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A Ryerson research group plunged into World Water Day as Toronto participated in the 23-year old international event with its own twist.
Ryerson Urban Water (RUW) helped organized Walk4Water as part of the day, held March 22. The aim of the day was to underline inequalities in the global distribution of the basic resource, potable water.
Participants hauled five-litre jugs from. St Clair Ave. West down Yonge St. to the waterfront during rush hour.
“We’re in a very privileged, luxurious position [in Canada]” said Angela Murphy, the manager of outreach for RUW. “And we don’t necessarily value our water, nor our energy, nor so many of our natural resources, our freedoms … I don’t think you can truly value those components until they’ve been threatened in some way.”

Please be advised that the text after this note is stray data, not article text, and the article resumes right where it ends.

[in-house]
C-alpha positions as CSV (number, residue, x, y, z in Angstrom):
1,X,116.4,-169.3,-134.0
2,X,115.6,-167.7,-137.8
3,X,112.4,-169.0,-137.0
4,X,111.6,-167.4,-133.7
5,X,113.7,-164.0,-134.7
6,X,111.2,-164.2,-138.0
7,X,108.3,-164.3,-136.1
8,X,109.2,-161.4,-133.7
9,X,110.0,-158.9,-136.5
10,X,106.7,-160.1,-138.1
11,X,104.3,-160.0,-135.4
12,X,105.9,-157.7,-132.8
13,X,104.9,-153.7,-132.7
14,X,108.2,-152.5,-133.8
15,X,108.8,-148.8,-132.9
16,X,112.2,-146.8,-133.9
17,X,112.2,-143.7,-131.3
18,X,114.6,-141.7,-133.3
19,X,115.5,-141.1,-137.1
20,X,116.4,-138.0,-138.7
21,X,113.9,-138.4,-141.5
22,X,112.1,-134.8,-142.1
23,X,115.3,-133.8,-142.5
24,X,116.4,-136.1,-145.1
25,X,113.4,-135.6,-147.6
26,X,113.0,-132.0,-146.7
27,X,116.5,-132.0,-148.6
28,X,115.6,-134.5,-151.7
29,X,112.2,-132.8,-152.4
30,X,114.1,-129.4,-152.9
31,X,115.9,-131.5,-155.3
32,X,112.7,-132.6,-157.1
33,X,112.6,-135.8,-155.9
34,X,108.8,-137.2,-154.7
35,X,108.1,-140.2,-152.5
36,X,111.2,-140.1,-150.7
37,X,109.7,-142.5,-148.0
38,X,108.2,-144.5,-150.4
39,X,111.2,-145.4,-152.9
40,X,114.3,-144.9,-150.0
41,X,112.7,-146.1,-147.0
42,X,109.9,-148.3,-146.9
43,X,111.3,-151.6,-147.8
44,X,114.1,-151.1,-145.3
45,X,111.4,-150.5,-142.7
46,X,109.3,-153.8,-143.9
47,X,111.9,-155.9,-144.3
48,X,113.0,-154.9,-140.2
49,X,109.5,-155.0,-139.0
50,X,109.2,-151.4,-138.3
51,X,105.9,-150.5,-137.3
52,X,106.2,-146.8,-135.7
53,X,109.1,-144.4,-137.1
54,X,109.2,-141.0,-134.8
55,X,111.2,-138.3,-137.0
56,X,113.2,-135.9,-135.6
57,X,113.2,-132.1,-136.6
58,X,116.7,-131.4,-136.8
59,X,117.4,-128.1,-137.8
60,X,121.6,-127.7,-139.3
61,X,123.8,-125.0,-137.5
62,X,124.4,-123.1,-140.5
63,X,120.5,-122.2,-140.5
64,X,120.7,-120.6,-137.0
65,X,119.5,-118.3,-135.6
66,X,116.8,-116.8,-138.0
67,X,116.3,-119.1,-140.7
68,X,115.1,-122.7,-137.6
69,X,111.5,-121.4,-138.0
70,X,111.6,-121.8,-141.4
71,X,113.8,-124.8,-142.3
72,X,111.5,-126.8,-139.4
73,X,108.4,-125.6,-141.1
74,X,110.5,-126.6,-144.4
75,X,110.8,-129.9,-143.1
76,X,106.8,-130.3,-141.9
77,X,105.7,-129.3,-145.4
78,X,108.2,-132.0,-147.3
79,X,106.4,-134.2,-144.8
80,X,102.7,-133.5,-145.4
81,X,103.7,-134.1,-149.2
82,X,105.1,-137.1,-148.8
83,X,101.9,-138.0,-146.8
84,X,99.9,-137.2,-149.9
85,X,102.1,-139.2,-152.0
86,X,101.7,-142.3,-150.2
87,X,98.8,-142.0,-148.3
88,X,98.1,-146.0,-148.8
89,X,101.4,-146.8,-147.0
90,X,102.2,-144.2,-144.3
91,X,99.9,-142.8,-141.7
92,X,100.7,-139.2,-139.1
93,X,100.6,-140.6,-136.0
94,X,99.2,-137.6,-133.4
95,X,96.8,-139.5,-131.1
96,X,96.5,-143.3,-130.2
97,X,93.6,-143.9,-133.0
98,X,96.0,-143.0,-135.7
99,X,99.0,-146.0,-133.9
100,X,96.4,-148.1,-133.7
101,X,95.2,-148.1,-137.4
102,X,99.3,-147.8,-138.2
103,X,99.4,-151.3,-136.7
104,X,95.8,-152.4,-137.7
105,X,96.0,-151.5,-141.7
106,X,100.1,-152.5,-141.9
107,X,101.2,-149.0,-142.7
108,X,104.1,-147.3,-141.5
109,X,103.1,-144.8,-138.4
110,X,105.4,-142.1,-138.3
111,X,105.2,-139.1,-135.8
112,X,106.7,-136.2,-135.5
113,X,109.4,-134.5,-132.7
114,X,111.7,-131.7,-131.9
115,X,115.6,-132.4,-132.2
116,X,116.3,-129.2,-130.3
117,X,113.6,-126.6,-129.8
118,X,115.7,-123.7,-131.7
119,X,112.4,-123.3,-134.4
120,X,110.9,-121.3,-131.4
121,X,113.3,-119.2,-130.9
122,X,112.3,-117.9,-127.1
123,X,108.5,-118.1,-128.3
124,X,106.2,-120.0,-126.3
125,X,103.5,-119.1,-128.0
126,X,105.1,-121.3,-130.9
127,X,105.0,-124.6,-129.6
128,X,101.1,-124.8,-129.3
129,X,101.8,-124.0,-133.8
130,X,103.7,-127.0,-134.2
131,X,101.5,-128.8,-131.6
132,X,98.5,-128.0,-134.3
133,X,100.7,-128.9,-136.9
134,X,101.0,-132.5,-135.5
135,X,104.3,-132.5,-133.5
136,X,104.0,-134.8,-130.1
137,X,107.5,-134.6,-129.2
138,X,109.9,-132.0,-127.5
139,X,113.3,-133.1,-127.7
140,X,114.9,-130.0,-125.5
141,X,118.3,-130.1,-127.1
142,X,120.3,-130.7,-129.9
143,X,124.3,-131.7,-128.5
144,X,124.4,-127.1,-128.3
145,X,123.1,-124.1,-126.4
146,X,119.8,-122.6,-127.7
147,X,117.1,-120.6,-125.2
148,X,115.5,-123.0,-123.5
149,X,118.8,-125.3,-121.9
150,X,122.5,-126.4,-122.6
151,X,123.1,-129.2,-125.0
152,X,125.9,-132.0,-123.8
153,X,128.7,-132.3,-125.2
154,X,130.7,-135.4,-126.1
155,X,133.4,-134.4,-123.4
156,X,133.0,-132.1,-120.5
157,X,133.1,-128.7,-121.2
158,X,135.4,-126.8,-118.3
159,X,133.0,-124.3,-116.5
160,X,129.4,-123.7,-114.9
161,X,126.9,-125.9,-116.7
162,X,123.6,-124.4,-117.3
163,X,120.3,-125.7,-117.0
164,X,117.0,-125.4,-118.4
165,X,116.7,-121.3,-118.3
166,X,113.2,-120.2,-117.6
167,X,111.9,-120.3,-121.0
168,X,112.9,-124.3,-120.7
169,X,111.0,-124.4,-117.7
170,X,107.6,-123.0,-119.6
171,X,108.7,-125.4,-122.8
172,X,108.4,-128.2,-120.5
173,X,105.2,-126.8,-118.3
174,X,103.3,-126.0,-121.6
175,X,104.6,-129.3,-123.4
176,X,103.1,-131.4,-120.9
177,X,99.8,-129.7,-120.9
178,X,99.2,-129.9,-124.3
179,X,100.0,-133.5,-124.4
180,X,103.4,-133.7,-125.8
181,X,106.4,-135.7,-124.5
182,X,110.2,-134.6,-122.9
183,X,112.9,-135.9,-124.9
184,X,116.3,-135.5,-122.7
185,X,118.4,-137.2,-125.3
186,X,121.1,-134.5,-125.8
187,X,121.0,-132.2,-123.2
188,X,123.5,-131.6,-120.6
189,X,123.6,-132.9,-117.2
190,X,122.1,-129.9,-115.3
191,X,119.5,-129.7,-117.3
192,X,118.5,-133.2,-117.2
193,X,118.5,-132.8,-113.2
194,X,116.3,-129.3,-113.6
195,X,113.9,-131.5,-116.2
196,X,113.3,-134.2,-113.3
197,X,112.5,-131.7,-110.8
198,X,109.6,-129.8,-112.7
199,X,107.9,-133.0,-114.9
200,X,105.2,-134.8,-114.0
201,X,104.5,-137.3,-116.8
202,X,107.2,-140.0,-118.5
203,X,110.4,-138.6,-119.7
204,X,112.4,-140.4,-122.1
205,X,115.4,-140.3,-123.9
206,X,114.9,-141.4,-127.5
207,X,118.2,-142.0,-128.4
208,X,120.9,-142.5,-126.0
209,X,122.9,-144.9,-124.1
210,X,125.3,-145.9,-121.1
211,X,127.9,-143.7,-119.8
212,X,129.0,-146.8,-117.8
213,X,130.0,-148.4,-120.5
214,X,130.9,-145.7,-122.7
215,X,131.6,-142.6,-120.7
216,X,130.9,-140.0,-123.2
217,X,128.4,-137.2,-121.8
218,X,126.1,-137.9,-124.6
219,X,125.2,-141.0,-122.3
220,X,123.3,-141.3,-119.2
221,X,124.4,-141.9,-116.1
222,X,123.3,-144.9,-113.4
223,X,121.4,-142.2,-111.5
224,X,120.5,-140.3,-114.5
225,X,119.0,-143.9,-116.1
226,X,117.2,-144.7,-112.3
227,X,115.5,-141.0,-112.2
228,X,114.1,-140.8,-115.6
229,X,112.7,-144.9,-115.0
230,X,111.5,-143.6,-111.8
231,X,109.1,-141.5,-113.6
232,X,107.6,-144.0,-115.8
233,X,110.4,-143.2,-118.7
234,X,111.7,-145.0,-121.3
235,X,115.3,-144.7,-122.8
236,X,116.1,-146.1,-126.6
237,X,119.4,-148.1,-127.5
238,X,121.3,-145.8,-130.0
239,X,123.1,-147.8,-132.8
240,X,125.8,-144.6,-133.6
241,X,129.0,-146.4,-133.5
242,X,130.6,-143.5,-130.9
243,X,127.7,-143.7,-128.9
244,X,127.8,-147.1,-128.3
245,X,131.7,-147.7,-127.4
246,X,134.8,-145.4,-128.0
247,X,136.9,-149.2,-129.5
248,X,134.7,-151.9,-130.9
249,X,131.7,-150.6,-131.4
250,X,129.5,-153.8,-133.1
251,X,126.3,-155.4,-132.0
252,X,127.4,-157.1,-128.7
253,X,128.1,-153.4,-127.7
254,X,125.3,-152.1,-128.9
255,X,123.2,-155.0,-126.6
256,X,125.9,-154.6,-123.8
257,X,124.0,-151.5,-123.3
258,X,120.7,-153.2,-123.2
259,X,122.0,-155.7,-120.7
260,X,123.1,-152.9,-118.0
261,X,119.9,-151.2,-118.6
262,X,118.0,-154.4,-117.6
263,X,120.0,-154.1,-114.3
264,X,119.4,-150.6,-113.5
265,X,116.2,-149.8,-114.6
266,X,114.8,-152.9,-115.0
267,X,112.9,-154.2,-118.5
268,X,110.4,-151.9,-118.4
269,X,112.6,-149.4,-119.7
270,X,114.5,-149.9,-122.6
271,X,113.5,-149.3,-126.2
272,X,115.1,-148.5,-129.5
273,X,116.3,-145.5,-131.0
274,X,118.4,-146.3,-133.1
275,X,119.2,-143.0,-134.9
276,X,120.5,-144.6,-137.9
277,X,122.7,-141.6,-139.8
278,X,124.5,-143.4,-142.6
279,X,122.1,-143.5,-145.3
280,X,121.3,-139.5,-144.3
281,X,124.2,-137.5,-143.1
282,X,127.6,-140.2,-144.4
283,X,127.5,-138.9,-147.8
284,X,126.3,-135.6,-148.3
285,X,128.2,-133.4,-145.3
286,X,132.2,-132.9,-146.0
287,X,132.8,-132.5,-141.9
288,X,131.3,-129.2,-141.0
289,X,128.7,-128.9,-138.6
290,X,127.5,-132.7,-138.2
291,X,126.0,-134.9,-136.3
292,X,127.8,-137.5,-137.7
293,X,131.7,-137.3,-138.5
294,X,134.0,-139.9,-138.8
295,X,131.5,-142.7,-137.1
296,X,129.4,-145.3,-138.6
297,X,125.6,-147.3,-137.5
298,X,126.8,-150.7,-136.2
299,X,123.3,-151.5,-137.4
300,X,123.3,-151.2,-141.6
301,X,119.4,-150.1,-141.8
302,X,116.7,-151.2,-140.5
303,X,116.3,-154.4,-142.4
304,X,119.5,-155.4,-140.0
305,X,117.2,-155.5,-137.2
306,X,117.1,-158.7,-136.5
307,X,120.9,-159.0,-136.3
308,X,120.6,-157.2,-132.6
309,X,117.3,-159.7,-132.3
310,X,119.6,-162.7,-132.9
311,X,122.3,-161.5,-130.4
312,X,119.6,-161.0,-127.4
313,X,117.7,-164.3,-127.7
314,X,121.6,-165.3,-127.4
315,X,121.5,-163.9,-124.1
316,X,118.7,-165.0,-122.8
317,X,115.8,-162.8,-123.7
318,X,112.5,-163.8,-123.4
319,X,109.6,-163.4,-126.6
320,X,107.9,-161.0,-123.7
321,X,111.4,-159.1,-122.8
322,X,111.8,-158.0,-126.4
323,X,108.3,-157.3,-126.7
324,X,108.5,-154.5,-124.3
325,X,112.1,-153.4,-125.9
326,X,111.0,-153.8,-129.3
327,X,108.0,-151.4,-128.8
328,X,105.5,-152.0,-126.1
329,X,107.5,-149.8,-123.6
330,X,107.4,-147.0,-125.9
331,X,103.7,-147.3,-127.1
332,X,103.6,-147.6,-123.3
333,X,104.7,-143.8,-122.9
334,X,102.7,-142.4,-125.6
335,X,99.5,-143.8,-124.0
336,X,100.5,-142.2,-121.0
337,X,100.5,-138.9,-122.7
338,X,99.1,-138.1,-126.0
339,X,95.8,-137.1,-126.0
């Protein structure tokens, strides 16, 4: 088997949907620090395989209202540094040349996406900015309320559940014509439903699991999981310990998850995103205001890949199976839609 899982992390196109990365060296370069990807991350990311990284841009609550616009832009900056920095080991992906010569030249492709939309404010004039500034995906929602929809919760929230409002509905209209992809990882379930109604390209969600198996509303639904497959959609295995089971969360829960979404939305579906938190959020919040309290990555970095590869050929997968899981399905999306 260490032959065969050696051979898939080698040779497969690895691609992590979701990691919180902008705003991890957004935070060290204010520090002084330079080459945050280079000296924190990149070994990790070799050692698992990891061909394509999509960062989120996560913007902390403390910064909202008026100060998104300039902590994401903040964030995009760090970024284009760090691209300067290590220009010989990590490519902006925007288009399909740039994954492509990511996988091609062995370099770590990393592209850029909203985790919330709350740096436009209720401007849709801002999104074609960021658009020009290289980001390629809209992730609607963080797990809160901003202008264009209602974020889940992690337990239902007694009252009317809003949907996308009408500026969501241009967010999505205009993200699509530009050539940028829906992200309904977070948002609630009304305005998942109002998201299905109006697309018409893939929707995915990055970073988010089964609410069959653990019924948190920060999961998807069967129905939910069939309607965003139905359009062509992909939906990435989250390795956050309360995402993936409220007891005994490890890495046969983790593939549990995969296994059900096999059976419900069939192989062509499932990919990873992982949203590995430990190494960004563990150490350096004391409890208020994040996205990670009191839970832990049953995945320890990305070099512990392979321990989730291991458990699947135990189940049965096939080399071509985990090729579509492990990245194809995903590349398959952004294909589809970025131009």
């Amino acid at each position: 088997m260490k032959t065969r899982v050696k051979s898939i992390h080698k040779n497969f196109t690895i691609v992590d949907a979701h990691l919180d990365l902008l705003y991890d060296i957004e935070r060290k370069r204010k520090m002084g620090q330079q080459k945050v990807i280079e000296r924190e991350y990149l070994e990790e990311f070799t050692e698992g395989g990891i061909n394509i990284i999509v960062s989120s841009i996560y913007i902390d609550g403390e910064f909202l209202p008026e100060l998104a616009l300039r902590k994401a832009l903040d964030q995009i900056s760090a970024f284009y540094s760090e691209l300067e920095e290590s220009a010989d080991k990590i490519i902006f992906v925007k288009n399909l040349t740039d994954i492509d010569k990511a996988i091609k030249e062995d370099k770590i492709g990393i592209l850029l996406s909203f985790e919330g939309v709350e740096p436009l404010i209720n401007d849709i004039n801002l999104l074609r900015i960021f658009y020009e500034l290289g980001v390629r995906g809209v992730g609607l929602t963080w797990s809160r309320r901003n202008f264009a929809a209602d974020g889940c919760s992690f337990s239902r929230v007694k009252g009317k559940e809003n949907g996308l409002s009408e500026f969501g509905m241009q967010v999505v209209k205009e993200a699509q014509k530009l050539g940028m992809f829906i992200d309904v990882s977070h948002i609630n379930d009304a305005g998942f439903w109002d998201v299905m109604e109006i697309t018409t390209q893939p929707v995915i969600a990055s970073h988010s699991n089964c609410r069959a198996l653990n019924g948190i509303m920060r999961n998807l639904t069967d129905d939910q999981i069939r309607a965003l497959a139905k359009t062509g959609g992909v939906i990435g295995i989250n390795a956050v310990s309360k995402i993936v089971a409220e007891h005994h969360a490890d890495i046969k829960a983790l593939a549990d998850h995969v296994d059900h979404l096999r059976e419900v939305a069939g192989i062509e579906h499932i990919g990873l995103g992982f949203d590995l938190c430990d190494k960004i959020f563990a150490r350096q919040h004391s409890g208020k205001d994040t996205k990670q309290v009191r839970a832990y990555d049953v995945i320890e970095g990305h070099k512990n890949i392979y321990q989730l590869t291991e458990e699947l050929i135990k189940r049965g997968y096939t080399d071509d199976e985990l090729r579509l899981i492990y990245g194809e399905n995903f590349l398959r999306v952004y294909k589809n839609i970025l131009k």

The water-hauling represented the task that those in some developing nations endure on a daily basis.
The distance of six kilometres is widely cited as the average that people in developing countries must travel in order to access water.
“In Canada, we just turn on the tap,” said Ludiwine Clouzot, an organizer and the founder and president of Ecoloodi, a not-for-profit organization that educates children three to 12 about international water concerns.
The event spouted from conversations Clouzot had last summer at Science Rendezvous at Ryerson, an annual public science showcase held at Yonge-Dundas Square.
Clouzot found that individuals weren’t exposed to critical information about water until they were teenagers. She said the key is earlier exposure.
“If you plant the seed when they’re very young, for them, it will be a like a habit for them to take care of water,” Clouzot said.
Nancy Griffin, the national chair of Water Dialogues of the International Women’s Federation said an understanding of these issues ought to be in the elementary curriculum.